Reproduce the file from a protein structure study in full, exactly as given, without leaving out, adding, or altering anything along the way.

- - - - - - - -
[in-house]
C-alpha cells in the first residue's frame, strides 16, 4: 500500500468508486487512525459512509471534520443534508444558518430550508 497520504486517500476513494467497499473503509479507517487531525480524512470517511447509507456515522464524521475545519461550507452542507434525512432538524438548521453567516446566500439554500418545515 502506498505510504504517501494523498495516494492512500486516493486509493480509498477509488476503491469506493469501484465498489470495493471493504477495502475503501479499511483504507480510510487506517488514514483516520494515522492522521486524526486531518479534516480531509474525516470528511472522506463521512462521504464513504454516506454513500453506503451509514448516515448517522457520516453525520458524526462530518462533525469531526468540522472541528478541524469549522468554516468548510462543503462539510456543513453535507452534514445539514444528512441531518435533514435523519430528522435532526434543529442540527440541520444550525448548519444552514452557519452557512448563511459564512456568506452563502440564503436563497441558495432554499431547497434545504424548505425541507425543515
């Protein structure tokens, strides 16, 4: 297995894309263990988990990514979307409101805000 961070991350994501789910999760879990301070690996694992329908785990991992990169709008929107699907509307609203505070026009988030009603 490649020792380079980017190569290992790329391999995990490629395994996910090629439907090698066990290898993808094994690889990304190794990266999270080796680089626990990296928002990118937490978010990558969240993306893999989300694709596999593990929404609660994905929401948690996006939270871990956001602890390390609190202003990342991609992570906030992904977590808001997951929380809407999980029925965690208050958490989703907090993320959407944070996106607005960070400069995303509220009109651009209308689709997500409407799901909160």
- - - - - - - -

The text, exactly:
[in-house]
C-alpha cells in the first residue's frame, strides 16, 4: 500500500468508486487512525459512509471534520443534508444558518430550508 497520504486517500476513494467497499473503509479507517487531525480524512470517511447509507456515522464524521475545519461550507452542507434525512432538524438548521453567516446566500439554500418545515 502506498505510504504517501494523498495516494492512500486516493486509493480509498477509488476503491469506493469501484465498489470495493471493504477495502475503501479499511483504507480510510487506517488514514483516520494515522492522521486524526486531518479534516480531509474525516470528511472522506463521512462521504464513504454516506454513500453506503451509514448516515448517522457520516453525520458524526462530518462533525469531526468540522472541528478541524469549522468554516468548510462543503462539510456543513453535507452534514445539514444528512441531518435533514435523519430528522435532526434543529442540527440541520444550525448548519444552514452557519452557512448563511459564512456568506452563502440564503436563497441558495432554499431547497434545504424548505425541507425543515
């Protein structure tokens, strides 16, 4: 297995894309263990988990990514979307409101805000 961070991350994501789910999760879990301070690996694992329908785990991992990169709008929107699907509307609203505070026009988030009603 490649020792380079980017190569290992790329391999995990490629395994996910090629439907090698066990290898993808094994690889990304190794990266999270080796680089626990990296928002990118937490978010990558969240993306893999989300694709596999593990929404609660994905929401948690996006939270871990956001602890390390609190202003990342991609992570906030992904977590808001997951929380809407999980029925965690208050958490989703907090993320959407944070996106607005960070400069995303509220009109651009209308689709997500409407799901909160």